Desiccating Wetlands, Mismanagement & Mores

Desiccating Wetlands,  Mismanagement & Mores Desiccating Wetlands,  Mismanagement & Mores

Competition over water resources has made upholding the water rights of wetlands difficult, hampering the national effort to revive the ecologically-rich water bodies.

Speaking to ILNA, Mohsen Soleymani Rouzbehani, director of Conservation of Iranian Wetlands Project, said the problem is especially pronounced in Khuzestan and Isfahan provinces, where water resources are dwindling and key wetlands are on the edge of complete desiccation. That is not to say that wetlands in other provinces, such as West Azarbaijan, which normally receives more rainfall than most of the country, do not suffer from similar problems.

“It all comes down to unsustainable development and mismanagement of resources, especially in the upstream sectors,” Rouzbehani said.

Poor planning and complete disregard for a region’s development capacity based on its water resources led to the construction of dams upstream years ago, spurring the growth and expansion of farmlands around the massive constructs. Consequently, farmers began competing for water and settlements began to spread downstream.

“So by the time you reach the end of a river (which leads to a wetland), there is no more water left to sate the marshland,” he said.

  Dams Part of the Problem

Rouzbehani said it is not entirely accurate to put the blame on dams alone.

“By opening a dam’s reservoir you release water downstream (which helps supply a portion of a wetland’s water right). The problem is the number of people that rely on that water and how they use it, which is the product of years of mismanagement,” he said.

Nevertheless, nothing has changed, because addressing the changes is costly.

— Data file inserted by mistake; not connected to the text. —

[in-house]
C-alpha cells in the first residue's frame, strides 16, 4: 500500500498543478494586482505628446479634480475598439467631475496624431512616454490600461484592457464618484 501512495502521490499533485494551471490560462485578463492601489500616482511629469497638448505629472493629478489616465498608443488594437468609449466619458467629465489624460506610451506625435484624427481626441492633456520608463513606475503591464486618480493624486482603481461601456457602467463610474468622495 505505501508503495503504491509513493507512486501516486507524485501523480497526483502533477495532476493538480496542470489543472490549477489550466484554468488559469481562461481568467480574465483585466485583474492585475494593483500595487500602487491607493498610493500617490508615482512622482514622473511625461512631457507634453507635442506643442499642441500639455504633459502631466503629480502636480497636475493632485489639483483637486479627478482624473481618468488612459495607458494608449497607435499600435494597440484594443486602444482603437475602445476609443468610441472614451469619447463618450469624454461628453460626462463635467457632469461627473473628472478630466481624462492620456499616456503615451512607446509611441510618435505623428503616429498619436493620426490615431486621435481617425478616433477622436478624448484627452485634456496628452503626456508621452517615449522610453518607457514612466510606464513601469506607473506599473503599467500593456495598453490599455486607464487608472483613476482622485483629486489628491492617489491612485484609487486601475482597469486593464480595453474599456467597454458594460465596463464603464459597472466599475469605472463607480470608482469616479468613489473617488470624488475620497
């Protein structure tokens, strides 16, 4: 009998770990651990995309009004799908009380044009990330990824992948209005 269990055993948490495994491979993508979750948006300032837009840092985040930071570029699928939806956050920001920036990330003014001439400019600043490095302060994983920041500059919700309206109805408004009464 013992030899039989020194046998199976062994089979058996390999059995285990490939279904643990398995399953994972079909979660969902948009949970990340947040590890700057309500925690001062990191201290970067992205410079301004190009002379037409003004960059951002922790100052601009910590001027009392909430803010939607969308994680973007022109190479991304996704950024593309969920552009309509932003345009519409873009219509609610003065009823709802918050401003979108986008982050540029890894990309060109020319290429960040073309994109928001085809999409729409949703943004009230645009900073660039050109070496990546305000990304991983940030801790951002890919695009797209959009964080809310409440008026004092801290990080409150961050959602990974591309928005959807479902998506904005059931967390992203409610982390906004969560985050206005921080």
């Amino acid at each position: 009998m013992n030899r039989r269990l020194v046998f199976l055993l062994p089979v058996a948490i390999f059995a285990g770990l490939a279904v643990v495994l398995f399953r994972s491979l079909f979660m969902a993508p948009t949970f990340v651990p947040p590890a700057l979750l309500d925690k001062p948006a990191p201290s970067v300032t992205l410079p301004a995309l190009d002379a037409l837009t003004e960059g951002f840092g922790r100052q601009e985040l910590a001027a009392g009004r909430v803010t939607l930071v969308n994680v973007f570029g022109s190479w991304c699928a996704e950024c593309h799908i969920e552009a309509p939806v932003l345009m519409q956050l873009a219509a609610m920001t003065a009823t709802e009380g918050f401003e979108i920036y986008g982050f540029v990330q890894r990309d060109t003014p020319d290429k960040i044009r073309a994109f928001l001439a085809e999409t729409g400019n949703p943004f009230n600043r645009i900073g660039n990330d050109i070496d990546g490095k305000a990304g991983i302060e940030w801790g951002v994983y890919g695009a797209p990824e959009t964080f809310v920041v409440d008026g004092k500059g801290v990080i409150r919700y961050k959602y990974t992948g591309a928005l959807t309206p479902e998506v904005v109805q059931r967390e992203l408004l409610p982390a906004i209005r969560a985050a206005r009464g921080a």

“Relevant bodies aren’t willing to accept that we have a problem because changing our ways and shifting toward sustainable water consumption and management is apparently costly,” Rouzbahani said. “Take the Energy Ministry, for instance; their main policy is finding and extracting water, while it should be management of water supply and demand.”

Pointing the finger of blame to the Ministry of Agriculture, he said it is high time they encourage farmers to practice sustainable farming methods and make use of efficient irrigation techniques.

The destruction of wetlands is a concern because they are some of the most productive habitats on the planet. They often support high concentrations of animals — including mammals, birds, fish and invertebrates — and serve as nurseries for many of these species. Wetlands also support the cultivation of rice, a staple in the diet of half the world’s population. And they provide a range of ecosystem services that benefit humanity, including storm protection, flood control and recreation.

Desiccation of wetlands in Iran has taken a toll on both the people’s health and government coffers. The drying up of Hoor al-Azim in Khuzestan and the Hamouns in Sistan-Baluchestan has turned the once-thriving wetlands into major sources of dust storms, with the latter contributing generously to Zabol city’s ranking as the world’s most polluted city.

The Rouhani administration has been working closely with the United Nations Development Programme, which has led to the founding of the CIWP, to revive the country’s wetlands. Whether or not the effort bears fruit remains to be seen.